Dr. Sarah Feuer, an expert on politics and religion in North Africa, was the Rosenbloom Family Fellow at the Washington Institute for Near East Policy's Geduld Program on Arab Politics.
Growing unrest in the birthplace of the Arab Spring could translate into serious instability for the young democracy, with potential repercussions beyond its borders.
Since January 15, Tunisia has been rocked by daily protests and violent nightly demonstrations in at least fifteen cities, including several districts of the capital. The unrest was reportedly sparked by a viral video in which a policeman is seen mistreating a shepherd, but broader frustrations with the country’s dire economic situation are fueling the demonstrators, most of whom are youths age 15-25.
In response to clashes with the police, authorities have arrested at least 600 people over the past week, and the military has deployed across four locations to guard government buildings and conduct patrols alongside local law enforcement. President Kais Saied and Prime Minister Hichem Mechichi have issued public statements identifying with the protestors’ grievances while calling for restraint and the restoration of law and order, but so far their entreaties have failed to curb the swelling demonstrations.
The latest outburst comes as Tunisia commemorates the ten-year anniversary of the uprising that ousted longtime dictator Zine al-Abidine Ben Ali and sparked the region-wide Arab Spring. The country has since made significant progress in transitioning to a multiparty democracy with protections for free speech and individual liberties. Yet the system’s fragility—with ten governments in as many years—has undermined Tunisia’s ability to reverse economic deterioration fueled by limited job growth, unsustainable public spending, and chronic inequities between the coastal and interior regions.
These deepening economic woes are the chief threat to the country’s viability as a stable (if messy) democracy. The government has had to balance often-unpopular macroeconomic reforms recommended by the IMF against a host of entrenched economic interests, from powerful unions to elites who have dominated the private sector since the Ben Ali era. Thus far, political expediency has won out, and successive governments have failed to push hard enough against the obstacles impeding reform. Ultimately, the political leadership will need to adopt bold reforms aimed at fundamentally restructuring the economy.
The COVID-19 pandemic has made matters worse. In 2020, the economy contracted by 8 percent, crucial tourism revenues dropped by 65 percent, and thousands of companies were forced to shut down. Meanwhile, unemployment among youths continued to climb well past one-third, and the decade-old trend of declining poverty reversed. The combined effects of the virus and government containment measures also spurred more Tunisians to head for Europe, with nearly 13,000 migrants reaching Italy’s shores in 2020 compared to 2,600 the previous year—a reminder that instability in North Africa carries far-reaching implications for America’s European allies.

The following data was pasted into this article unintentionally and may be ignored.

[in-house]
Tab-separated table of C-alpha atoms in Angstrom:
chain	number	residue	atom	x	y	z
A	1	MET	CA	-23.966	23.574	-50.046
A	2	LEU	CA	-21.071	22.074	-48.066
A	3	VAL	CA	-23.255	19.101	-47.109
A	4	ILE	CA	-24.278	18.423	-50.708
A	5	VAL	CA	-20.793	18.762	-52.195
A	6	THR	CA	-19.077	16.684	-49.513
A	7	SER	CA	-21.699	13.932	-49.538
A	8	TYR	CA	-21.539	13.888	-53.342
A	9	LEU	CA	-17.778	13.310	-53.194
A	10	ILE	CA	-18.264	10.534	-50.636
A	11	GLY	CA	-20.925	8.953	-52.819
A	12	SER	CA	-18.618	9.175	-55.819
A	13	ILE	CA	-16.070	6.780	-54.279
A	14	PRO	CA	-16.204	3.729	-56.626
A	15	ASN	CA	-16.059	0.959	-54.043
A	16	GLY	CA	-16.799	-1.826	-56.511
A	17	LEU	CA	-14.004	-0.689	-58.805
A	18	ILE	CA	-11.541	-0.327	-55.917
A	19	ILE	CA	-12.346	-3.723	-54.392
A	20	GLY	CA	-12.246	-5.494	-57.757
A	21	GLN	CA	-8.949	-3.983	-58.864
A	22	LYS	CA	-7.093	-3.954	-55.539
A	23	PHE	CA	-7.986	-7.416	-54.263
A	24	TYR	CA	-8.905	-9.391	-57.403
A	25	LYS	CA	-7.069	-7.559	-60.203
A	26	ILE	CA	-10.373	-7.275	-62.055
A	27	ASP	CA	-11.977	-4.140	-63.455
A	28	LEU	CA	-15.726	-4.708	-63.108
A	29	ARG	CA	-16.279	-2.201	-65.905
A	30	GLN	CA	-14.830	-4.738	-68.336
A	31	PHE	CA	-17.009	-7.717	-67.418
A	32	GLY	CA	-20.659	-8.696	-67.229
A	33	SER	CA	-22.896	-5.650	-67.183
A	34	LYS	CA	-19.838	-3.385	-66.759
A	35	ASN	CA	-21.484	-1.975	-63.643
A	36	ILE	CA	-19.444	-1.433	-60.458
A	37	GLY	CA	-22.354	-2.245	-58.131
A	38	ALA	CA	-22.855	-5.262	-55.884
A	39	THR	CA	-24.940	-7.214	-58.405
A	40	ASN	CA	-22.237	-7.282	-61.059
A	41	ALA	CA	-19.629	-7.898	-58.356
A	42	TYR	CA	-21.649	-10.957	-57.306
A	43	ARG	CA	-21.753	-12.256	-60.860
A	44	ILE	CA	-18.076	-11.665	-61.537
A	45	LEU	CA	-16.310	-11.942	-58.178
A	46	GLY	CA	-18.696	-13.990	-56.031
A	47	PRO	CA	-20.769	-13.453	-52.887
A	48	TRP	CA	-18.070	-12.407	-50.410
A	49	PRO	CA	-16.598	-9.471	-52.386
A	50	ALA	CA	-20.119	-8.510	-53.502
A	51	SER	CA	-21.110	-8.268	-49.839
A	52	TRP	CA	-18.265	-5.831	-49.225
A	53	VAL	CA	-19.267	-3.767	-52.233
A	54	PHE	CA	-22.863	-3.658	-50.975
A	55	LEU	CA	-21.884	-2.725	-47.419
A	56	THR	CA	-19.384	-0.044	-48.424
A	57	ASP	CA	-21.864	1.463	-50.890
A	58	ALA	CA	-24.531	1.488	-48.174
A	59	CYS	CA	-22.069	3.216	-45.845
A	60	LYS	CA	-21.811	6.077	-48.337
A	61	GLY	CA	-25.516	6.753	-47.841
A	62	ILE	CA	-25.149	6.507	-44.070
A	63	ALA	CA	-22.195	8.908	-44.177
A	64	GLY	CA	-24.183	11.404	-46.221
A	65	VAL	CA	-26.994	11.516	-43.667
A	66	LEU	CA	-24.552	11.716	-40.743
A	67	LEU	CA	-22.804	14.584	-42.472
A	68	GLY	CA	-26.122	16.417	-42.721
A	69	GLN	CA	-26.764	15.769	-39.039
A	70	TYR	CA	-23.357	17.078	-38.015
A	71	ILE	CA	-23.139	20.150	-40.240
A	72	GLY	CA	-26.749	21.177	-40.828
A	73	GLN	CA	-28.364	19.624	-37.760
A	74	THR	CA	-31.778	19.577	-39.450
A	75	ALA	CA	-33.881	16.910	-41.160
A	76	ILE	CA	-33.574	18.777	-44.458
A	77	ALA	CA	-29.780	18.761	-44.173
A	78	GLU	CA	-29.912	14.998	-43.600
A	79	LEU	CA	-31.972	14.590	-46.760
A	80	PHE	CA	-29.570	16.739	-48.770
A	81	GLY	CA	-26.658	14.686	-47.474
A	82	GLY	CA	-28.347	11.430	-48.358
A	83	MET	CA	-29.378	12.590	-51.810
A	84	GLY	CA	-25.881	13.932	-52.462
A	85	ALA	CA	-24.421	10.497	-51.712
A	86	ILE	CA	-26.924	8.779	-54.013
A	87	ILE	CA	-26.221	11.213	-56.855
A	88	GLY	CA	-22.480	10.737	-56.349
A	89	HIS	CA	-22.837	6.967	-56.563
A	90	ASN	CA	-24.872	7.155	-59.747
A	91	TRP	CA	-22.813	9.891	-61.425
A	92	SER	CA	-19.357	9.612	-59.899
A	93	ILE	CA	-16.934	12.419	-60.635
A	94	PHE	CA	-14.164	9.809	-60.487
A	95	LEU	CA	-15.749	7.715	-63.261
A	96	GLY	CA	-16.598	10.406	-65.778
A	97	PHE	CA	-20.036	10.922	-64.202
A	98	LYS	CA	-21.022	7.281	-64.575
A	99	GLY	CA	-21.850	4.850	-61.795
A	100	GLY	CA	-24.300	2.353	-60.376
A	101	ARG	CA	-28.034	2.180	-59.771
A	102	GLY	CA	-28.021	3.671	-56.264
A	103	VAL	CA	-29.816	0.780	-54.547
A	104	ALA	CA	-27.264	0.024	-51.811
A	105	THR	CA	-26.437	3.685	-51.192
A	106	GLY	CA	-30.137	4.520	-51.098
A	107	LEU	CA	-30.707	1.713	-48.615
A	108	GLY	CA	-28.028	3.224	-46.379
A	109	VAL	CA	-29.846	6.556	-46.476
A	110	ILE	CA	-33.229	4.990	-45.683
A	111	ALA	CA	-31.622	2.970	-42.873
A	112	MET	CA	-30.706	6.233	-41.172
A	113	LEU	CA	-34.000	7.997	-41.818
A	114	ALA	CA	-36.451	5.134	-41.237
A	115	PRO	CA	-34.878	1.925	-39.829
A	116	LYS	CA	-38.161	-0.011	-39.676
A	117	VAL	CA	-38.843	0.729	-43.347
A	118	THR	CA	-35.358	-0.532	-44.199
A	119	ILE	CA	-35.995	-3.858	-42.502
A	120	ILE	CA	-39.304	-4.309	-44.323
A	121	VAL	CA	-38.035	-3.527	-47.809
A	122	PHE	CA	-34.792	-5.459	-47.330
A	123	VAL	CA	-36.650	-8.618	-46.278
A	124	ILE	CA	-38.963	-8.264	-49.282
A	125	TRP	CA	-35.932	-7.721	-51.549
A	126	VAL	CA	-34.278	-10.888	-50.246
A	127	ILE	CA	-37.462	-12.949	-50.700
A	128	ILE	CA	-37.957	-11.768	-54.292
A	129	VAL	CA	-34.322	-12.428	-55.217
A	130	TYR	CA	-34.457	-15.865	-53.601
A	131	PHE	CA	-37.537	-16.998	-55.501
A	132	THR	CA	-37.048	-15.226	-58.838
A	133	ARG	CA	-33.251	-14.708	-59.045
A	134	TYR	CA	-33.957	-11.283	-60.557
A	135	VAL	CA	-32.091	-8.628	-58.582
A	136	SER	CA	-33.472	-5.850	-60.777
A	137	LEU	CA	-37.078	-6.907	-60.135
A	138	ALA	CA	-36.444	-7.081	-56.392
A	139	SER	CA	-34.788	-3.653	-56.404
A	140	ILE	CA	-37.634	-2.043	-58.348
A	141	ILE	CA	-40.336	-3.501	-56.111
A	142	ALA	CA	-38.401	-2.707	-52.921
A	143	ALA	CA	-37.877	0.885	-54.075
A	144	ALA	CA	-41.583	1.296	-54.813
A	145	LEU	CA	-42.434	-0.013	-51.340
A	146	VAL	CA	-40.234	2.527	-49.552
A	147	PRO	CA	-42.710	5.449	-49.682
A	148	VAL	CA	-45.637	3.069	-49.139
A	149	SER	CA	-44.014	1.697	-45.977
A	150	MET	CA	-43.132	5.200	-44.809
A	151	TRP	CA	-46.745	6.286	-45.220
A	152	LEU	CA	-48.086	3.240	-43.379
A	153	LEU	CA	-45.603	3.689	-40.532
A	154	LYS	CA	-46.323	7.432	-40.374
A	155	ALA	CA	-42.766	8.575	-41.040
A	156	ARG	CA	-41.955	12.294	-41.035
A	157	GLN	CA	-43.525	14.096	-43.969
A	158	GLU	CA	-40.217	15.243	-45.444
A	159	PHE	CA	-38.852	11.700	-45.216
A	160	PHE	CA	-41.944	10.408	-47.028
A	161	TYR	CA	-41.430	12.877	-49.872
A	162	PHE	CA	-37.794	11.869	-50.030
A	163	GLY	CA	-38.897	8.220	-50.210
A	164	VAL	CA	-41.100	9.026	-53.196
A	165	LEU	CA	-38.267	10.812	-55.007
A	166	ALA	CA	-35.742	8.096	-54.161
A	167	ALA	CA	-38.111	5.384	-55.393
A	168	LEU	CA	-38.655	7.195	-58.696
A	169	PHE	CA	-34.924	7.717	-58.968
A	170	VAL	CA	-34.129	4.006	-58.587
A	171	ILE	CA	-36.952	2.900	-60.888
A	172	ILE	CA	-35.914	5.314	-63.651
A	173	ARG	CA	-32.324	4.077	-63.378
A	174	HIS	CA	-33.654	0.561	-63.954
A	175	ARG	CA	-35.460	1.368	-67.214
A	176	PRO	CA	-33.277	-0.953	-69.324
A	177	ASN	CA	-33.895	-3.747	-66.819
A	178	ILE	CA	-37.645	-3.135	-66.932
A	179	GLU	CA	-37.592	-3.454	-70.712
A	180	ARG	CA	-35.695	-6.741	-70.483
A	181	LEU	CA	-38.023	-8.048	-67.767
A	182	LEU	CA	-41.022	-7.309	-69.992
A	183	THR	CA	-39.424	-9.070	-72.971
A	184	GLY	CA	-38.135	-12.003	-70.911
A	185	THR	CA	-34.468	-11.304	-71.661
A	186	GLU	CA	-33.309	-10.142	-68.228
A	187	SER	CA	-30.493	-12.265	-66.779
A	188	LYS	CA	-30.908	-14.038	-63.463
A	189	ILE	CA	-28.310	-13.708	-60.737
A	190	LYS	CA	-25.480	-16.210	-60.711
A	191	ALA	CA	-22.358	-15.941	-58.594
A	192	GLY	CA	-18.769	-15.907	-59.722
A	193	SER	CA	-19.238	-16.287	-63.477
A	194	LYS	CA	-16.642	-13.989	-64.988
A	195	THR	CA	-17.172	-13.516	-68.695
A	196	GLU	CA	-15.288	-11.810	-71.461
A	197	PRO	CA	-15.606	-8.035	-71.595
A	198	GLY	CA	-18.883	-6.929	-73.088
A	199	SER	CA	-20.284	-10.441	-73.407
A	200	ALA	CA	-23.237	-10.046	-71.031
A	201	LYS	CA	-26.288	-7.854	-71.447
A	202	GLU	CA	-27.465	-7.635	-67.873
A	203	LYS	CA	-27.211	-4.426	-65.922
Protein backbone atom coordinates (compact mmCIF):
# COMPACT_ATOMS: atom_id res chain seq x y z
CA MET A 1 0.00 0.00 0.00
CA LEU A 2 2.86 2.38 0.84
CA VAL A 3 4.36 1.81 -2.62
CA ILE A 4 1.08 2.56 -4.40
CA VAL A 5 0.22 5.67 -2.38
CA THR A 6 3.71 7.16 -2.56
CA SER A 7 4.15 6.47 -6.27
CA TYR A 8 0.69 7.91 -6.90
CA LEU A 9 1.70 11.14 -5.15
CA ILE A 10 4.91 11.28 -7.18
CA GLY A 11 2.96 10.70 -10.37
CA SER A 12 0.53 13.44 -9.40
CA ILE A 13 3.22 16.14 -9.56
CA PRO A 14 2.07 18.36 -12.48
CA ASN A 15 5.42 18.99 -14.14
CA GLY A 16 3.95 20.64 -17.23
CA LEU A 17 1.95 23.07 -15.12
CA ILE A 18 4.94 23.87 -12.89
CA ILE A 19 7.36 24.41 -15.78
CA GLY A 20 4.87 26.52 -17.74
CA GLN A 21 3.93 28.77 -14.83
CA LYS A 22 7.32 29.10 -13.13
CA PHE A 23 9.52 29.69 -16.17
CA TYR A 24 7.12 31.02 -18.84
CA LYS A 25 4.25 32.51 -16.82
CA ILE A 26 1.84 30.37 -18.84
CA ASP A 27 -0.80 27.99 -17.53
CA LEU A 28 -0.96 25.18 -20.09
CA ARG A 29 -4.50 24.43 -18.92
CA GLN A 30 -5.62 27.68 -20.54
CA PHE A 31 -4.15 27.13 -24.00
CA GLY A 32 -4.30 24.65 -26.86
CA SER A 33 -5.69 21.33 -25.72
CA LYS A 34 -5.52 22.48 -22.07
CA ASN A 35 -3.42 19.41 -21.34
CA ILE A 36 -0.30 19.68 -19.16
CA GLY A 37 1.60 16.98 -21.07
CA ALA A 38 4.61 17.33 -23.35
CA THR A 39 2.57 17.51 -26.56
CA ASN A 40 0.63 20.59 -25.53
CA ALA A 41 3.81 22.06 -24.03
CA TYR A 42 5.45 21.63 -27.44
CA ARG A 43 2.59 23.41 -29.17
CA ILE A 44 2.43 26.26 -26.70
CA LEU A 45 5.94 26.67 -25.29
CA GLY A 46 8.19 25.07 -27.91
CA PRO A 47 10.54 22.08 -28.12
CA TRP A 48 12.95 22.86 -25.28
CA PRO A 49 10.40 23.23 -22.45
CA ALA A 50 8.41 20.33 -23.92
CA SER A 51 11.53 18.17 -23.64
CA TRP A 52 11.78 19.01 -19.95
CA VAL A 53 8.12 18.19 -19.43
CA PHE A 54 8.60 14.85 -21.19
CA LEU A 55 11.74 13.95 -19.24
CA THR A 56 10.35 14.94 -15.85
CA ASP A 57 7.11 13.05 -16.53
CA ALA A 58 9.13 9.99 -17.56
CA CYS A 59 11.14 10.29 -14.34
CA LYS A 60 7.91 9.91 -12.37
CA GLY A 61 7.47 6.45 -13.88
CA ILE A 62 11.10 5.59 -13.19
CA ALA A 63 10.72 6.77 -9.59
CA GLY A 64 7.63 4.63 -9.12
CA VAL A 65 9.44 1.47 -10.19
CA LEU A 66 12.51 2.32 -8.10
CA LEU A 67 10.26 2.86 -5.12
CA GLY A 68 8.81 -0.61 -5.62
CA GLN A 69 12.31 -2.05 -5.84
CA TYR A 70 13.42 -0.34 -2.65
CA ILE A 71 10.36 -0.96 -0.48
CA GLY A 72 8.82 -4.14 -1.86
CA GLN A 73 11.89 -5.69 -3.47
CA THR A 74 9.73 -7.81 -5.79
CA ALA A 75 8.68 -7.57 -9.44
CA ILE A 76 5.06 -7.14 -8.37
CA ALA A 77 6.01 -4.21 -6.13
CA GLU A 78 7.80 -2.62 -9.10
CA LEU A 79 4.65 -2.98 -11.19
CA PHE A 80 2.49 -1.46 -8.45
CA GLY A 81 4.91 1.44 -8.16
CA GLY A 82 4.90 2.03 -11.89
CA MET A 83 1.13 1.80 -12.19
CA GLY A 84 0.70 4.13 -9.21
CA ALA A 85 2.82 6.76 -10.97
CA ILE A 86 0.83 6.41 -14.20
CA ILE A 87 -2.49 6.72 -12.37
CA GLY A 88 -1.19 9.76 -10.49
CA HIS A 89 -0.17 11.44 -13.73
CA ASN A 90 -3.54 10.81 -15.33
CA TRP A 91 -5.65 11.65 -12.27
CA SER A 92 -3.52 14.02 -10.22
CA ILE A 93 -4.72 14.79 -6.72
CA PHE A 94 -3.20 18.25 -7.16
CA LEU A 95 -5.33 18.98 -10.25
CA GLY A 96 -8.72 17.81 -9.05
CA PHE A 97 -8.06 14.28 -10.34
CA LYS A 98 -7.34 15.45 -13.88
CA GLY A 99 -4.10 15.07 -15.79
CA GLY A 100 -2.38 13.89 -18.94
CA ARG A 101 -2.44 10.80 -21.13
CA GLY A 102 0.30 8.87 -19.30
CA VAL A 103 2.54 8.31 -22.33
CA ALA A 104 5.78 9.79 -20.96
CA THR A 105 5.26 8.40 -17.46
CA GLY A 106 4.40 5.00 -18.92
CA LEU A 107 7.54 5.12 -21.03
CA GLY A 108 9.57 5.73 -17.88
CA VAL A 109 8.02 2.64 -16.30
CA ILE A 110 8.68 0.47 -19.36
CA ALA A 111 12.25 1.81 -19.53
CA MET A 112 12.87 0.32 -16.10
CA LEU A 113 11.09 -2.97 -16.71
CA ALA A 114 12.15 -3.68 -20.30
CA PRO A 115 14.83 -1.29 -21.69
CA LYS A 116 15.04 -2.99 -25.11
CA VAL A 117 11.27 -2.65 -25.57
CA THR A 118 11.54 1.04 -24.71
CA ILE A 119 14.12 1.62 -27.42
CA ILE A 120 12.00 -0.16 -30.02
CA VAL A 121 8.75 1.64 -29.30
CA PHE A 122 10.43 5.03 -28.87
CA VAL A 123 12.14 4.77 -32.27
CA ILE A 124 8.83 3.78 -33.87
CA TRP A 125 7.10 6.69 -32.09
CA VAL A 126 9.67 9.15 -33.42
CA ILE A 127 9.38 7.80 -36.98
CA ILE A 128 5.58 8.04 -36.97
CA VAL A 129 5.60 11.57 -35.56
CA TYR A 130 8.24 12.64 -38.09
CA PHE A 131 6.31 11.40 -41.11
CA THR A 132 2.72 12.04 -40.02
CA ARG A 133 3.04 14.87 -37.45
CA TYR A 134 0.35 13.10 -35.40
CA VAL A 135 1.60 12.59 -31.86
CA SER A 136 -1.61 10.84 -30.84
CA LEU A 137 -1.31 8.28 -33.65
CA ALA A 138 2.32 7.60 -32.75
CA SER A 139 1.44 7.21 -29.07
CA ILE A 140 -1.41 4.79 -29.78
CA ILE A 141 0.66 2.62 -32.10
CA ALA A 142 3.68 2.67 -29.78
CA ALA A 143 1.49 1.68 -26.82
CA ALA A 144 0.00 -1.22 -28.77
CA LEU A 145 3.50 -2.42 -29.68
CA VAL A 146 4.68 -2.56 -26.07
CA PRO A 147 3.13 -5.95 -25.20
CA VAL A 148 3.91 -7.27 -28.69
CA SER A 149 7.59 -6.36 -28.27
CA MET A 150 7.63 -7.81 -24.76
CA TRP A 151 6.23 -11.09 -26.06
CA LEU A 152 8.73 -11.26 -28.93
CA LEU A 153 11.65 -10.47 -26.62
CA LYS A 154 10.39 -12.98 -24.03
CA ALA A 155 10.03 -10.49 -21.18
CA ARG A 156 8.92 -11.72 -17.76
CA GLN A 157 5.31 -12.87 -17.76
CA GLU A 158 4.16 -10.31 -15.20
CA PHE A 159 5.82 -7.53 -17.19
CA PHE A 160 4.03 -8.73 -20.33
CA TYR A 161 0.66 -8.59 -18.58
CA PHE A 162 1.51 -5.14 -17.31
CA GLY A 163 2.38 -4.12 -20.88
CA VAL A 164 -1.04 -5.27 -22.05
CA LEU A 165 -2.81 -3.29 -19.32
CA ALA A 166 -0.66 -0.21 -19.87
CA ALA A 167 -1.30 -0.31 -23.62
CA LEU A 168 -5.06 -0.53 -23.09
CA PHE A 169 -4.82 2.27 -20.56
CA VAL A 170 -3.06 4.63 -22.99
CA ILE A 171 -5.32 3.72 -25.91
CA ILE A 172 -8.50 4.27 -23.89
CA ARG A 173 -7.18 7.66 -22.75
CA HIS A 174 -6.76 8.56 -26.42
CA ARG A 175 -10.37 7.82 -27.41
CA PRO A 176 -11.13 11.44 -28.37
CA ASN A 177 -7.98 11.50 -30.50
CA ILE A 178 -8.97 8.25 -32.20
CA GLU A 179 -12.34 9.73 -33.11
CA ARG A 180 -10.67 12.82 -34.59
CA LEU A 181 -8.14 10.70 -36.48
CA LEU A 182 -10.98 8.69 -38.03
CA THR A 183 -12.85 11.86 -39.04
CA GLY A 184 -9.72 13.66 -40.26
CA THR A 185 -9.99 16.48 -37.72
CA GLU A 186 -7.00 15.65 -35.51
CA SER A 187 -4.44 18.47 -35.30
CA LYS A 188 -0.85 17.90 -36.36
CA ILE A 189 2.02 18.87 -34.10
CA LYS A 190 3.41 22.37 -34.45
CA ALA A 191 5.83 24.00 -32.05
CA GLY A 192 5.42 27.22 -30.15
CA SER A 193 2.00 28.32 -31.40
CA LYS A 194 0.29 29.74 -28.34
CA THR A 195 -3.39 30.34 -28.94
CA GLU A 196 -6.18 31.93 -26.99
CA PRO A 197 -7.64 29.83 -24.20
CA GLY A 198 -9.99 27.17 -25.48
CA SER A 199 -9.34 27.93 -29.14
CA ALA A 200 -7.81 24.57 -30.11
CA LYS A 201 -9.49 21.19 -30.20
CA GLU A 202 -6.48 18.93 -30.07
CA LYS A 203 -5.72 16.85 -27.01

Indeed, the United States has several strong interests in seeing Tunisia’s democratic experiment succeed. In addition to the substantial symbolic cost of seeing an Arab democracy collapse, instability in Tunisia would invite spillover from the Libyan conflict next door, exacerbate the growing challenge of uncontrolled migration to Europe, and provide an opening for terrorists and other armed groups congregating elsewhere in Tunisia’s neighborhood.
In the near term, then, Washington should make clear that it stands ready to assist Tunisia as much as possible. Even low-cost measures would yield strong returns. For example, the new administration can leverage America’s influence with the World Bank, IMF, and other international organizations to bolster emergency assistance, expedite Tunisia’s long-sought Millennium Challenge Corporation compact, and invite the country to attend the global “Summit for Democracy” that President Biden has pledged to hold during his first year in office. More forcefully engaging with European allies on economic and migration challenges will also be key.
In any case, Tunisia’s eruption of social unrest suggests that the pandemic will no longer deter people from taking to the streets and voicing grievances over their lack of economic prospects or basic services. And as in 2011, the unrest could be a harbinger of things to come in other countries. Many of Tunisia’s neighbors have suffered similar effects from the pandemic, and as they emerge from the COVID crisis, the economic damage of the past two years could be highly destabilizing if citizens remain unconvinced that their governments will bring them adequate relief. Ten years after the Arab Spring, Tunisia’s predicament suggests that regional economic and political reform may lag indefinitely, so the Biden administration should prepare accordingly. However much the new president may want to focus on his stated priorities, the outburst of protests shows that local events can quickly push their way onto the foreign policy agenda.
Sarah Feuer is the Rosenbloom Family Fellow at The Washington Institute.